As a senior member of the Sysomos sales team, I have the pleasure of interacting with many different types of organizations, from smaller, hungry start-ups to the world’s most influential brands.
I also get the chance to speak and meet often with digital agencies, and it’s truly awesome to see what many of these firms are doing with social intelligence. In this post, I wanted to share three of those things, with the hope that your own agency or organization could better leverage social data to make sounder business decisions and move the needle.
Everyday, Twitter, Facebook, blogs and other social sources detail billions of online conversations, ranging across infinite topics and ideas. Many of these conversations cite specific brands, products and services, and smart agencies can easily filter and corral these mentions to construct real-time market analysis for a brand and their competition.
By determining and visualizing such metrics as share of overall voice, share of voice across individual sources, brand sentiment, geographic breakdown, etc., agencies can quickly educate their client base on competitive benchmarking, relevance of social sources, tonality, and much more.
Remember the days when star athletes or celebrities influenced our purchasing decisions? I’m thinking back to Michael Jordan and Gatorade, Mark Wahlberg and Calvin Klein underwear, and even the old Marlboro Man. We valued these celebrities for their talents, looks or style, and because of this, we often bought their products, or, at the very least, considered buying them.
Today’s influencer isn’t necessarily featured on a Wheaties box or has a million-dollar smile. Rather, today’s influencer could be anyone – you, me, your mother-in-law – and that influencer is someone who knows a lot about a specific brand or product, and is well-connected with their audience.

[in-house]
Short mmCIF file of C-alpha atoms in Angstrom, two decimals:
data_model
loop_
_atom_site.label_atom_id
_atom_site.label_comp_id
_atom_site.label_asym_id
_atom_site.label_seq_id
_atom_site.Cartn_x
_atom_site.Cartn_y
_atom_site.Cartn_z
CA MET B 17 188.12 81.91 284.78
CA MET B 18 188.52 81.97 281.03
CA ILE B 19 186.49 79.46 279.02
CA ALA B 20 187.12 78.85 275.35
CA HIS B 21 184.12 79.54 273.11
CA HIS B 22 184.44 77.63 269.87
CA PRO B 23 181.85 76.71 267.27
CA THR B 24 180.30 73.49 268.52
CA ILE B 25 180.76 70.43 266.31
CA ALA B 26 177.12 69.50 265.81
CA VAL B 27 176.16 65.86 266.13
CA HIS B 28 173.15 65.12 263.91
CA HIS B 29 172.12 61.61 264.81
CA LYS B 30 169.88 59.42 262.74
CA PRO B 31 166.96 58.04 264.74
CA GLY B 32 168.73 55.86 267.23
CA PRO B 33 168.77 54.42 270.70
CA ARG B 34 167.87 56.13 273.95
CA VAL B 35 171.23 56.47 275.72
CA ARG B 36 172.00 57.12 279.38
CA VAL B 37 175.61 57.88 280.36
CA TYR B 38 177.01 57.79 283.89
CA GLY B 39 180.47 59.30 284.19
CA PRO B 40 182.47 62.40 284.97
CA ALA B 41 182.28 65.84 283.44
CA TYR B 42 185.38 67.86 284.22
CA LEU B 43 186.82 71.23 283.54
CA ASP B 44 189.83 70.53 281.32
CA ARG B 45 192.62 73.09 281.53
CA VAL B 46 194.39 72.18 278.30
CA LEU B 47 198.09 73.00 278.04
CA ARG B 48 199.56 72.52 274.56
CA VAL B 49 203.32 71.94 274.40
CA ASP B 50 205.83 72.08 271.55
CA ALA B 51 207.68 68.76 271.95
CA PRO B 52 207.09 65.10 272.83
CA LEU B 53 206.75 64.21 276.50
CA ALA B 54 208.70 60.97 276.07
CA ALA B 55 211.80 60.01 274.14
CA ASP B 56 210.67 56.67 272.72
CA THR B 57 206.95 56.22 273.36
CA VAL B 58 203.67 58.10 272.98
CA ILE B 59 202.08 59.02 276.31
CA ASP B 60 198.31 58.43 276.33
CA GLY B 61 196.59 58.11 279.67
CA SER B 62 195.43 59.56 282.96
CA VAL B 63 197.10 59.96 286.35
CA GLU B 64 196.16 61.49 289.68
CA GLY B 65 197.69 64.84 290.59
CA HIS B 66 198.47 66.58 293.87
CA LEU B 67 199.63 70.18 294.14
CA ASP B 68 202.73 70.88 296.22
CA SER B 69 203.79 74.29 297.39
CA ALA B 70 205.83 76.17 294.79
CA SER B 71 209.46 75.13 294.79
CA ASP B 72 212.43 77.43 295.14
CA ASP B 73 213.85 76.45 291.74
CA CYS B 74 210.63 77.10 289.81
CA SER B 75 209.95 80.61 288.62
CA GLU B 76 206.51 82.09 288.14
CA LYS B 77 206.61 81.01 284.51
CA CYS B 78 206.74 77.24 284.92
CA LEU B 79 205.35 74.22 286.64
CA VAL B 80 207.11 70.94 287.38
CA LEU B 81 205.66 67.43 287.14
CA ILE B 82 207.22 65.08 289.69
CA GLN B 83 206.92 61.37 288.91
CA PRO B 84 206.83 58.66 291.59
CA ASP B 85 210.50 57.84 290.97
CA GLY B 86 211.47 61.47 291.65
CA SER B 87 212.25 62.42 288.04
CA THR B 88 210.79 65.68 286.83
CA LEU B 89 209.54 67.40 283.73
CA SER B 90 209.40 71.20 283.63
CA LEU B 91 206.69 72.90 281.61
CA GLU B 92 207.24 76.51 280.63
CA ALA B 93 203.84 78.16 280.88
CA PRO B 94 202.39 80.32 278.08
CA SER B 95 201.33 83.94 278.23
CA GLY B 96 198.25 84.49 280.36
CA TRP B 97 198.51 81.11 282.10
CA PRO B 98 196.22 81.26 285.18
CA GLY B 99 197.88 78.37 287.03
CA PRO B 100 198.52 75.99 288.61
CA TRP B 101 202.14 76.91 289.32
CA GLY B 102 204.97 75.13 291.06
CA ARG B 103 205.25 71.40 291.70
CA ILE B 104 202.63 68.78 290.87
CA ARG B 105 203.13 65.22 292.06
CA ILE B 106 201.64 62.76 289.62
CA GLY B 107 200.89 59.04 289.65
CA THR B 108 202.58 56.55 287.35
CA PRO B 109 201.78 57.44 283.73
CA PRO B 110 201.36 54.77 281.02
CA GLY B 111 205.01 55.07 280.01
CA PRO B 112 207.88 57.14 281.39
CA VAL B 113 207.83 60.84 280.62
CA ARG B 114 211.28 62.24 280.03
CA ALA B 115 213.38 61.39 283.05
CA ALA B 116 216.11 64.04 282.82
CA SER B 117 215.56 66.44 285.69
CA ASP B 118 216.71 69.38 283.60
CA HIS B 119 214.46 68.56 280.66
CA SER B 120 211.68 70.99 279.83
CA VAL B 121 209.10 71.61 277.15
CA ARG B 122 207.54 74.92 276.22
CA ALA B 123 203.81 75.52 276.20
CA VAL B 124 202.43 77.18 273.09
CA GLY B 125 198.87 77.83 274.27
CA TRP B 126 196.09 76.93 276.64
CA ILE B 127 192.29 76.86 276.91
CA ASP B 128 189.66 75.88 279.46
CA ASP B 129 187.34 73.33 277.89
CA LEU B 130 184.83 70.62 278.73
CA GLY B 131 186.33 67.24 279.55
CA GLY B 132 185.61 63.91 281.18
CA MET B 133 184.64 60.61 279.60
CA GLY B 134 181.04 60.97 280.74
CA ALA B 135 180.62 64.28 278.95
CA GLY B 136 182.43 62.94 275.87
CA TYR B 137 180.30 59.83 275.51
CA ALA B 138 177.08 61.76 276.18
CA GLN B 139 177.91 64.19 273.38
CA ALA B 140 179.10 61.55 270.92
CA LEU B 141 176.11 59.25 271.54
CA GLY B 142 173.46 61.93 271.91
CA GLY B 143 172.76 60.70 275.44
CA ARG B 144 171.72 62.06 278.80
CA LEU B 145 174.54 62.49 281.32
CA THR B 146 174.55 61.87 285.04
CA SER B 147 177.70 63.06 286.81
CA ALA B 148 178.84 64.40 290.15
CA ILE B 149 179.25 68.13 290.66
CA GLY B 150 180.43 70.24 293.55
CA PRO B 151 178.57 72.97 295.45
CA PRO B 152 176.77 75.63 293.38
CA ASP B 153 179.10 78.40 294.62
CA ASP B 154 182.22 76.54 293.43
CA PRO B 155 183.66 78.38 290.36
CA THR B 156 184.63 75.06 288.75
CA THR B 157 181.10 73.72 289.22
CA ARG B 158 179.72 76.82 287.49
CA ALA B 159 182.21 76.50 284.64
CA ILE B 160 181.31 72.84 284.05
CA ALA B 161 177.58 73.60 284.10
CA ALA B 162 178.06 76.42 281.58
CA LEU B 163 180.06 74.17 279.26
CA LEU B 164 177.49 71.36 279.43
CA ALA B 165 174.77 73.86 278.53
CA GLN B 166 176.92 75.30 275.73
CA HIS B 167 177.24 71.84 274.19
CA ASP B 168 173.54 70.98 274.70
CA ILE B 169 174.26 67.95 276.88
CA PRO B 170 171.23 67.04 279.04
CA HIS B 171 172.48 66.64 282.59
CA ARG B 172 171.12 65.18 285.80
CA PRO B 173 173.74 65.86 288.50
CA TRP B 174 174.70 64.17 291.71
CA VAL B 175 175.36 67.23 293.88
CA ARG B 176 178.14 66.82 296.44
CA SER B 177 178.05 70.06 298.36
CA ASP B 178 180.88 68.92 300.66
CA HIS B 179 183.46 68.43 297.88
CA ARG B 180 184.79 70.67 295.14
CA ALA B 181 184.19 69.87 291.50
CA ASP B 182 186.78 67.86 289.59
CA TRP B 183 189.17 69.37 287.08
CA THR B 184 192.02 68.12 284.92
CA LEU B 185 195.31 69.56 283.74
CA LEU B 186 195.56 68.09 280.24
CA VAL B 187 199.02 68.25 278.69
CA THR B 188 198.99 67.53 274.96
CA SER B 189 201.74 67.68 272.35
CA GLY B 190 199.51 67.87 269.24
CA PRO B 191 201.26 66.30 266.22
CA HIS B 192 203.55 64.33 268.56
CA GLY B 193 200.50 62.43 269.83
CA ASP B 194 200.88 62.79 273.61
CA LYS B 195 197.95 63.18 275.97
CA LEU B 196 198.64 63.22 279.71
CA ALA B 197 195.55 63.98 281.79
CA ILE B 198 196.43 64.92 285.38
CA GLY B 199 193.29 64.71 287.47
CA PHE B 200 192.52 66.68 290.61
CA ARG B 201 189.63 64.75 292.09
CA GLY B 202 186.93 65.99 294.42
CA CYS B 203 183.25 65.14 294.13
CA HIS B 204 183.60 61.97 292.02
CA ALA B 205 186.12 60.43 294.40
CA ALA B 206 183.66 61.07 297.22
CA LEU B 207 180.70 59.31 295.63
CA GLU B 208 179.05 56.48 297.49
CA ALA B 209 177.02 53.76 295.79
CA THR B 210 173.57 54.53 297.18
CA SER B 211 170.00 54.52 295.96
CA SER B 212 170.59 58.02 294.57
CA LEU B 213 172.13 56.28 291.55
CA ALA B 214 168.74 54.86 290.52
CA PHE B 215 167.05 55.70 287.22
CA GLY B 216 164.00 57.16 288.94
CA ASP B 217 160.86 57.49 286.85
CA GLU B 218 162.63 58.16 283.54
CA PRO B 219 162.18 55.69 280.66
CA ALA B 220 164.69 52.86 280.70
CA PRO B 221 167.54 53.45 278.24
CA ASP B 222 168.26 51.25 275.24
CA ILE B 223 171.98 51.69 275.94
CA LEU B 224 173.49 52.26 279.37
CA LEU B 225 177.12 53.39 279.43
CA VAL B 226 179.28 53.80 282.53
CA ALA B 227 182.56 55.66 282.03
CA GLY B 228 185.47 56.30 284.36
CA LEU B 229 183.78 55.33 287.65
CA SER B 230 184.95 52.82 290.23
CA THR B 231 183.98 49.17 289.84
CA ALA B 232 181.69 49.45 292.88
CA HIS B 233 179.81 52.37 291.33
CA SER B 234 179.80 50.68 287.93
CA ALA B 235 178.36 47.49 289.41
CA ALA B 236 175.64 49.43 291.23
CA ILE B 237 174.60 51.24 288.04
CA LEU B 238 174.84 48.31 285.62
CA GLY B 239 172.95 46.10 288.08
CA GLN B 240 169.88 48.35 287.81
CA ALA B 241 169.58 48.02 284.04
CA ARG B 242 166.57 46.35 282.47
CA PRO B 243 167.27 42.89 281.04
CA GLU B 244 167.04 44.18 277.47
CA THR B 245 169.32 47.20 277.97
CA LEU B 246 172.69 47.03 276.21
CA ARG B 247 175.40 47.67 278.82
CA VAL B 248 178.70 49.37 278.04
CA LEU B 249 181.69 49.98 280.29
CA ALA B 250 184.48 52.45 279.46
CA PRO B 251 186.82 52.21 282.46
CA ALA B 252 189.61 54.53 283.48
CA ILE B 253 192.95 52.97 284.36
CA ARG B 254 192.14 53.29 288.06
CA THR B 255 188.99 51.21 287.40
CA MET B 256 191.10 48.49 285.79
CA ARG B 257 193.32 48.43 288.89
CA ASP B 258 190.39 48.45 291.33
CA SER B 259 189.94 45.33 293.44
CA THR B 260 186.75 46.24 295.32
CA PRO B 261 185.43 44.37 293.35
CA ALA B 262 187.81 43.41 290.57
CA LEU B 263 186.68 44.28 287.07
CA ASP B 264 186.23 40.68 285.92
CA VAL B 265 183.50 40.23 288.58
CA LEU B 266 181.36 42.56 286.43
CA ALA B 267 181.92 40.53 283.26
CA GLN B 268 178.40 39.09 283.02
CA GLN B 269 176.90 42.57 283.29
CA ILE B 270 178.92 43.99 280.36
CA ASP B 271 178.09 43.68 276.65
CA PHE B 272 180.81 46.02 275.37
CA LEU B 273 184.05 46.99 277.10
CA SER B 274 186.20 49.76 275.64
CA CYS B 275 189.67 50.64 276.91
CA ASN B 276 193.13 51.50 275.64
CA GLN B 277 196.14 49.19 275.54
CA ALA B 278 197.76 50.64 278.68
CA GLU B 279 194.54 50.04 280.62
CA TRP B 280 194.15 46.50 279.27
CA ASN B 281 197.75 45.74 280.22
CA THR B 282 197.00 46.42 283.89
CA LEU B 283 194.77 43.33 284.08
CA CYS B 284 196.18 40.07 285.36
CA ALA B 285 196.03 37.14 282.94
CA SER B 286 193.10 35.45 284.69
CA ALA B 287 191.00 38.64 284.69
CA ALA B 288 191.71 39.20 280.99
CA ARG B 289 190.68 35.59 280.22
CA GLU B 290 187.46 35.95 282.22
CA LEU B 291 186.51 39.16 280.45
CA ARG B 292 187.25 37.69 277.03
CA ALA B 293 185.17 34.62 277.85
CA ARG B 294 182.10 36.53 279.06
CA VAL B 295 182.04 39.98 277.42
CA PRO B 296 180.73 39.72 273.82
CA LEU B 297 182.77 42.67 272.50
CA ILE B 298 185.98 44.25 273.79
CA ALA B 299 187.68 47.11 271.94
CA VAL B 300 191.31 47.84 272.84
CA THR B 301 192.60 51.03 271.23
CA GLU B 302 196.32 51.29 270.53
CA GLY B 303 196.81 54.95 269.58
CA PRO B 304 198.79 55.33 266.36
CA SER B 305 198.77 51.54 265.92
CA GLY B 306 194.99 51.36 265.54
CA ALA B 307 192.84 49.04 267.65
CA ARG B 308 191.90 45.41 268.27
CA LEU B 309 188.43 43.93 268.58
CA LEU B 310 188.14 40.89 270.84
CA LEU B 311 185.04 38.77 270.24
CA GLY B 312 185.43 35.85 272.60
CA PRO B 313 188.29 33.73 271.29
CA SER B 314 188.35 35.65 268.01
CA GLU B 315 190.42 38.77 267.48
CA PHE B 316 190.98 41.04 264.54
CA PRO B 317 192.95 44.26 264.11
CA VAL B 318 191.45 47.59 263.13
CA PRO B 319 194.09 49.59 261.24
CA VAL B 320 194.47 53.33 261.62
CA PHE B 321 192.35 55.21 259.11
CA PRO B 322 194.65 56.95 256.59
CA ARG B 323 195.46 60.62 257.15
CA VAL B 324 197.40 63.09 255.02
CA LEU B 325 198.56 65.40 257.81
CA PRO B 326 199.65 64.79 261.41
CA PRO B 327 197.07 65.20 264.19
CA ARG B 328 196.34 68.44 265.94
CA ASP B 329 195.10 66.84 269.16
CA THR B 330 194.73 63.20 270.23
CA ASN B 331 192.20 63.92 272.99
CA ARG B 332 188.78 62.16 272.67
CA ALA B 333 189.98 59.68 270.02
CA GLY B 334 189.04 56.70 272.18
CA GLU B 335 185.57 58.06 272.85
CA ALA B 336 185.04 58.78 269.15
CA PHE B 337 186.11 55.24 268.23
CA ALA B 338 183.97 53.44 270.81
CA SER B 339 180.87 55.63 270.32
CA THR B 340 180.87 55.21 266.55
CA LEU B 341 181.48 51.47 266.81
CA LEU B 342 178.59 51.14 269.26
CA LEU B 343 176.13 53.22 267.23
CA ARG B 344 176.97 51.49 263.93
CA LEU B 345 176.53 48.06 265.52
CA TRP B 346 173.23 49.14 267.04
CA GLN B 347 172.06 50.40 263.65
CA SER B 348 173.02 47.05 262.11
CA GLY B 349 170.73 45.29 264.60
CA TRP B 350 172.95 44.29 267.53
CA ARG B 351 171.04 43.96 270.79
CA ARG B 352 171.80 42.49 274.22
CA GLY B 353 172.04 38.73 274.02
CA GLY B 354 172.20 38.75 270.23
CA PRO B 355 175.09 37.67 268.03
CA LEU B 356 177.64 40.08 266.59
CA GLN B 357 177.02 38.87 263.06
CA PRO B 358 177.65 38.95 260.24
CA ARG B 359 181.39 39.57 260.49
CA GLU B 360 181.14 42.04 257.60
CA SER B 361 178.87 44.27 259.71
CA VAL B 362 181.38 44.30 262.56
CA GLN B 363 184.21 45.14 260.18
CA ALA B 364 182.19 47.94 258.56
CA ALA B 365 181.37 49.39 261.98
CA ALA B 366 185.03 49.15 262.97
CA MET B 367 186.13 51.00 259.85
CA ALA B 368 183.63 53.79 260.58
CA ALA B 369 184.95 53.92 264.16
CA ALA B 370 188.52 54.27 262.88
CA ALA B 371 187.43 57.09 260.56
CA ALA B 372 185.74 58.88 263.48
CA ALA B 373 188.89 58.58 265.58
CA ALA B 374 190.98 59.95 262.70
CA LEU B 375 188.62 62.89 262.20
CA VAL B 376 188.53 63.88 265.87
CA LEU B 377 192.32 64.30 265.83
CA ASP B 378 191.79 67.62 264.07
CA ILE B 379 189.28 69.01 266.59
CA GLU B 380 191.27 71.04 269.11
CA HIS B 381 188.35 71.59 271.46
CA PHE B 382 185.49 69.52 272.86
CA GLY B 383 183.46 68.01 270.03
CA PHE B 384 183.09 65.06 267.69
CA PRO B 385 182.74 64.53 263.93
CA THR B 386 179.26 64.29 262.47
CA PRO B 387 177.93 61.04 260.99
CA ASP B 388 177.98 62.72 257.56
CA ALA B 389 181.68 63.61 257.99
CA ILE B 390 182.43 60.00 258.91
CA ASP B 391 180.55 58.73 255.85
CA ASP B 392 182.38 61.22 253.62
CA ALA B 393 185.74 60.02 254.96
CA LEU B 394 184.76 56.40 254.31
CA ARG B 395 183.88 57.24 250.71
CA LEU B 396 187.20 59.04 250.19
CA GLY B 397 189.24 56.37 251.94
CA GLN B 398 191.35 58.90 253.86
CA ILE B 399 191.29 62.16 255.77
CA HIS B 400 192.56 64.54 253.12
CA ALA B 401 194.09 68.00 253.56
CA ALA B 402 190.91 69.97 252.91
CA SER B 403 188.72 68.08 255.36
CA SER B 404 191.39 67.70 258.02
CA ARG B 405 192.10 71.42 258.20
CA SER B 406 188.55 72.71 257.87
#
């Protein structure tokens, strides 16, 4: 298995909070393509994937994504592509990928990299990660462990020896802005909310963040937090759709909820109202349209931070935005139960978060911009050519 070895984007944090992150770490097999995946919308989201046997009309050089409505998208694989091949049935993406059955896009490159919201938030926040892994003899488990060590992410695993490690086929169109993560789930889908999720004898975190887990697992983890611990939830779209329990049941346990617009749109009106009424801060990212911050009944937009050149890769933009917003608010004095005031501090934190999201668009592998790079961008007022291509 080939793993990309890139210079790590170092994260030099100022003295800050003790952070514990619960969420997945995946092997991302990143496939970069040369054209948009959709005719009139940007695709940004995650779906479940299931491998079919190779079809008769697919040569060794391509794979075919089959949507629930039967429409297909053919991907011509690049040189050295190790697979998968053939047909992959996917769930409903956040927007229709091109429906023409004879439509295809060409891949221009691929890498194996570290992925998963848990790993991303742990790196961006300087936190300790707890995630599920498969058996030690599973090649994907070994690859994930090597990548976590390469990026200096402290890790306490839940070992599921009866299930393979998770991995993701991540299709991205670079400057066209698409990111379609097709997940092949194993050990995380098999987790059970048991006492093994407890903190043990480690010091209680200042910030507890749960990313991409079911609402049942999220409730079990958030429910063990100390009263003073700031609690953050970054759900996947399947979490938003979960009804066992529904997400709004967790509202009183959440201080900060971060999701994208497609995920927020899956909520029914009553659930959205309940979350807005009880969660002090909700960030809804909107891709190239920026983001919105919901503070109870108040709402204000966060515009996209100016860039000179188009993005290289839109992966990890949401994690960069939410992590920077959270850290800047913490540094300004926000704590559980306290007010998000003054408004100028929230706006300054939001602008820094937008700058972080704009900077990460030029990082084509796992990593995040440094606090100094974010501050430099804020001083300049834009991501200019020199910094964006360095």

Knowing who the influencers are in your industry and engaging them can be VITAL in amplifying your message and selling your product or service. Agencies are among the best organizations I’ve seen at influencer reporting, and they’re detailing follower/following info, authority score, frequency of mentions, etc. to identify these people who shape conversations.
An organizational crisis can occur at any moment, and social media is often the first place to report on a pending disaster or issue. While it’s near impossible to predict when these types of events will happen, there are social measures that can be put in place to quickly identify and determine the severity of a pending crisis.
One thing agencies do to manage crises is set-up e-mail alerts for all their clients, and set keyword volume thresholds to immediately alert the team in the event their client is being talked about more than normal across social media channels. Taking this a step further, an agency may establish alerts to notify them when trigger words like “danger”, “trouble”, “accident”, etc. are used in conjunction with their client’s company name or product.
After a crisis has been identified, firms will often try to determine velocity around an issue – meaning, how quickly a topic is spreading on social media – and the validity of the source that first reported on it. Both velocity and source validity can easily be discovered if you have access to a proper social intelligence platform.